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Other Writings and Recipes

(Leftover) Quinoa and Sesame Candy

Vidhi Dattani

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In the game of repurposing leftovers, desserts always win. There are rice and bread puddings, noodle kugel. But nothing beats the healthy grain gone sweet. Now, I give you this.

Quinoa and Sesame Candy

Unless you use them often and with ease, your sesame seeds are growing stale in a 4-ounce “spice” jar, cast aside the nuts. Grab that jar to make these candies, reminiscent of those sold in Middle Eastern groceries. The combination of red quinoa and sesame seeds makes a delicious, speckled confection.

Some tips to make this recipe work:

  1. Start with a good batch of quinoa, not mediocre leftovers from the prepared foods aisle that you can no longer force yourself to eat.

  2. Dry the cooked quinoa well before making brittle, or the residual moisture trapped in the grain will prevent the brittle from hardening completely.

  3. Unless you are familiar with making candy, use a reliable candy thermometer.

And a few things to keep in mind:

The brittle’s contents will triple in volume as it cooks, so it requires an oversized pot. Resist the urge to transfer this small amount of water to a smaller pot.

When caramelizing anything, evenness is key, and the slower you proceed, the more rewarding the results. The temperature of your boiling sugar mixture will rise to 200 degrees pretty quickly, but a brittle must be cooked to 300 (hard crack) and, employing the good patience you should, that can take a little while. On medium low heat, the sugars can take up to 10 minutes to caramelize. If this is your first time making candy, I suggest your pour yourself a cup of coffee, pull up a stool, and watch the caramelization process unfold.   You’ll see the sugar water turn from tiny, rapid-fire bubbles, to larger, slower, thicker ones. Typically, the bubbles start in one part of the pot and catch on to the rest in time. Resist the urge to move or tilt the pot—it can take care of itself–and do not stir a thing.

Yield: about 1 pound brittle

¾ cup cooked red quinoa
¾ cup sesame seeds
¼ cup water
1 cup sugar
1 cup light corn syrup
2 tablespoons butter
1 teaspoon baking soda
¼ teaspoon salt

Preheat oven 325 degrees F.

Spread quinoa and sesame seeds onto a baking pan. Toast, stirring occasionally, until the sesame seeds are golden and the quinoa is dry, about 10 minutes. Do not let the quinoa burn. Once toasted, remove from oven and pour into small bowl. Set baking pan aside to cool.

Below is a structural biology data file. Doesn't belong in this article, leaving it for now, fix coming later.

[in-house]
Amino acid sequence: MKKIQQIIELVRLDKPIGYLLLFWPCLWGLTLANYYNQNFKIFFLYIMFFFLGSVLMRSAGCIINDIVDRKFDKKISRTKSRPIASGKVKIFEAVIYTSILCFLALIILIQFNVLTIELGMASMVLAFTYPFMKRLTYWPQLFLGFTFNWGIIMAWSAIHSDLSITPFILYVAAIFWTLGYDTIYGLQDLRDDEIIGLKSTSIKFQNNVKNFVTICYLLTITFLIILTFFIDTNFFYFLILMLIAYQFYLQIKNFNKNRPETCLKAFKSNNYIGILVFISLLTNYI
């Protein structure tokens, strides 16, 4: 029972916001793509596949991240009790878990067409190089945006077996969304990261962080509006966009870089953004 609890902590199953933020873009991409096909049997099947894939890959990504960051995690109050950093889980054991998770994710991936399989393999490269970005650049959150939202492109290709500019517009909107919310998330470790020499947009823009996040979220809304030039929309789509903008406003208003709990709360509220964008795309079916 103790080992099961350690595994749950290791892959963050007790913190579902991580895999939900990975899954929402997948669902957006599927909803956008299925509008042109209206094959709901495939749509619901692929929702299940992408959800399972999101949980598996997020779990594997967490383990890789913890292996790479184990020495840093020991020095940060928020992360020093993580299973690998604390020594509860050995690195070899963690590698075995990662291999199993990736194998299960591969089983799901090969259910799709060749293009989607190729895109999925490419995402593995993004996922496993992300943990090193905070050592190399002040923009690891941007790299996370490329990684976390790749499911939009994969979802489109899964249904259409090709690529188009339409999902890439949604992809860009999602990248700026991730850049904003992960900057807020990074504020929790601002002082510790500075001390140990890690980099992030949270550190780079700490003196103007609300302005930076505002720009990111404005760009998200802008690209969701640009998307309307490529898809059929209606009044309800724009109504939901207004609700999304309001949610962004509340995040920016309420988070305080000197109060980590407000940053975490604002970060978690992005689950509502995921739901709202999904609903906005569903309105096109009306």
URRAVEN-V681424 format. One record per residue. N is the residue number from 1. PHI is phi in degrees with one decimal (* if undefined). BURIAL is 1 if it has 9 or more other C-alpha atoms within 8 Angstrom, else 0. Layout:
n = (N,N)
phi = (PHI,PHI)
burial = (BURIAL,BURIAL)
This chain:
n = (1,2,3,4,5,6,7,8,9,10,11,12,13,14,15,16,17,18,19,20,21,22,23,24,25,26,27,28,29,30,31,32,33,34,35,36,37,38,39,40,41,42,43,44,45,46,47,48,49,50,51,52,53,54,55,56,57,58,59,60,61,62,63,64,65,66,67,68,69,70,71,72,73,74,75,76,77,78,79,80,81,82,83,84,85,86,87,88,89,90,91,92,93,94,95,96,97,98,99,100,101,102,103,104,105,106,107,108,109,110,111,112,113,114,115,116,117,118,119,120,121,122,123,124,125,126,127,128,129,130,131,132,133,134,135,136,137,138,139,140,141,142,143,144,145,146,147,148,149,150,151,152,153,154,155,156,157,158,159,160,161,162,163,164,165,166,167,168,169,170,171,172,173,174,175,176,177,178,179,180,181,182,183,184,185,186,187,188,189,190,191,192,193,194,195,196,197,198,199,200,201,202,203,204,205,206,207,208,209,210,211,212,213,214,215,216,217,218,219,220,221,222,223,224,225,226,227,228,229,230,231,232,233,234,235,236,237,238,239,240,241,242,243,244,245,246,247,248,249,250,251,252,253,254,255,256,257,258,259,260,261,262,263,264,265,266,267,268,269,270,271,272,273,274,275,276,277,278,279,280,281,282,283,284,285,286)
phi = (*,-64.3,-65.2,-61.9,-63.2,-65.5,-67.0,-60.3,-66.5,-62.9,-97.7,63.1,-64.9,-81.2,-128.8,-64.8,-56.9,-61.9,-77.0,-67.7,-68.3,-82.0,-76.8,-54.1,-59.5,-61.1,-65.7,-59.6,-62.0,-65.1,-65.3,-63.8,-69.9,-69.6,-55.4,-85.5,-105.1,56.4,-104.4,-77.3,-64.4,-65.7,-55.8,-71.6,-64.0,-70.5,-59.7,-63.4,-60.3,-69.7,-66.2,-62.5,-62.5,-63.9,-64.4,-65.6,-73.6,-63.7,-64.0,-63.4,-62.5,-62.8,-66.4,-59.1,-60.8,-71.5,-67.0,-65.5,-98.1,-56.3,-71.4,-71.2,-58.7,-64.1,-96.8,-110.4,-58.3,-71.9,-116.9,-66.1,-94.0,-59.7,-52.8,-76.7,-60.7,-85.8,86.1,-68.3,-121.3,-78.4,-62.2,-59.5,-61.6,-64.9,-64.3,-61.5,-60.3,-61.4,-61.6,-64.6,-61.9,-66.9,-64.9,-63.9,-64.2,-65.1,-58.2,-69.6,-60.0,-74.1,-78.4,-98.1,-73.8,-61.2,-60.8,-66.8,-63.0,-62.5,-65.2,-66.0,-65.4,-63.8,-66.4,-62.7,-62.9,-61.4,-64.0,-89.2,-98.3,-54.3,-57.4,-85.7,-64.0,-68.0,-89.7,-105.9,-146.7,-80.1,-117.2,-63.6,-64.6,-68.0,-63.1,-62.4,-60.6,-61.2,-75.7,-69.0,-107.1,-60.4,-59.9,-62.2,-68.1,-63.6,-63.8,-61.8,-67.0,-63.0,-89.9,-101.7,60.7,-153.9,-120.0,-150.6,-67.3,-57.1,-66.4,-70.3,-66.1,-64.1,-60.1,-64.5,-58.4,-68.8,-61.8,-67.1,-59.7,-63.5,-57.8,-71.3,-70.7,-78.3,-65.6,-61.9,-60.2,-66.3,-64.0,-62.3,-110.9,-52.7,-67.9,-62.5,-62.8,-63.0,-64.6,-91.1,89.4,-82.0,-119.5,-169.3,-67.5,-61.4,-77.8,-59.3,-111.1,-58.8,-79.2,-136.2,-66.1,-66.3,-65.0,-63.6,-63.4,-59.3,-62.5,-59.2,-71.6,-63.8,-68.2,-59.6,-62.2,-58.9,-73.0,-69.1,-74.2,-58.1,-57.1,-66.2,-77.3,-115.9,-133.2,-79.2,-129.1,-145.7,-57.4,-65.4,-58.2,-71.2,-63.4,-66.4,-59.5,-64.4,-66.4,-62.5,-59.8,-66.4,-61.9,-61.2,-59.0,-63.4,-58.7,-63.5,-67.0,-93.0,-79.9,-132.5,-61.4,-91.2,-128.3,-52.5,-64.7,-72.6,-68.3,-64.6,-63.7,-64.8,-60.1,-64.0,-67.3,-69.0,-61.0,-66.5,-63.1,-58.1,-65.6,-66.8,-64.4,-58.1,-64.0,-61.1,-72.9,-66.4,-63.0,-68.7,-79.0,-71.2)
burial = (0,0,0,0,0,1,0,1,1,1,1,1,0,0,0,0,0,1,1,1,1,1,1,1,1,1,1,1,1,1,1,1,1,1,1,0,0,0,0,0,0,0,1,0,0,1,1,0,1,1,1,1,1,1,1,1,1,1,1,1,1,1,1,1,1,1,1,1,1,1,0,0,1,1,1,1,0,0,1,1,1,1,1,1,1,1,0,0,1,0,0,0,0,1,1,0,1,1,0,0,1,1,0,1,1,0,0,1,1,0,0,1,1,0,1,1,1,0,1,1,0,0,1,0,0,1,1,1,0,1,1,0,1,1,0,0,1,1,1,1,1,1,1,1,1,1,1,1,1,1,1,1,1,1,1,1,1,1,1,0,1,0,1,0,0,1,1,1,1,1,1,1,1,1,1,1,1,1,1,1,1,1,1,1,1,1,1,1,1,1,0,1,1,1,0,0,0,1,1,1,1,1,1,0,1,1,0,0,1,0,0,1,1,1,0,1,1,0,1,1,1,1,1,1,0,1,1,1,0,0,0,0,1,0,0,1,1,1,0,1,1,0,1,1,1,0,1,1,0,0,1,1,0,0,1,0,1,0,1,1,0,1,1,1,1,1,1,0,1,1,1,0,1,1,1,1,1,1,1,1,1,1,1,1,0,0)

Add water to a medium saucepan over medium low heat.

Into the center of the water—and without stirring–carefully pour the sugar, corn syrup, and butter, in turn. Do not let any sugar or corn syrup hit the sides of the pot—errant sugars could interfere with the candying process. Anyway, as the water heats up, the ingredients will dissolve on their own. Once dissolved, secure your candy thermometer in place.

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Meanwhile, prepare your now-cooled baking pan with a light rub of butter or line it with a nonstick baking sheet. Coat a heat-proof rubber spatula with butter, too, and set both aside. Next, measure out and join together pieces of plastic wrap, the full length and width of this tray, and set aside. Lastly, grab a rolling pin. You’ll use the pin and plastic to smooth the very hot caramel before it cools.

Measure your baking soda and salt in a small bowl, placing it and the bowl of quinoa and sesame just next to the stove. Now, wait.

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When the temperature reaches 280, you’re getting close. It rises quickly these last twenty degrees—don’t walk away from the stove. At 300, you’ll see the large, foamy bubbles turn instantly golden brown. The next steps, you’ll do in quick succession: Turn off the heat, give the pot a little swish to even the caramelization, and with the prepared spatula, stir in the baking soda/salt then the quinoa/sesame.  Pour onto the prepared baking tray, spreading it to 1/8 inch thick. Once the hot brittle begins to resist the spatula, set the spatula aside and grab the plastic wrap. Carefully cover the brittle with the plastic, then roll the brittle with the pin to 1/8 inch thick. Pay particular attention to the center of the tray, likely the thickest part. Remove the plastic and let cool completely.

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Once cool, the brittle should lift as one shiny, clear, golden piece. You can break it into snackable sizes at your discretion, with your hands or a knife. Store in an airtight jar, for up to 3 weeks.

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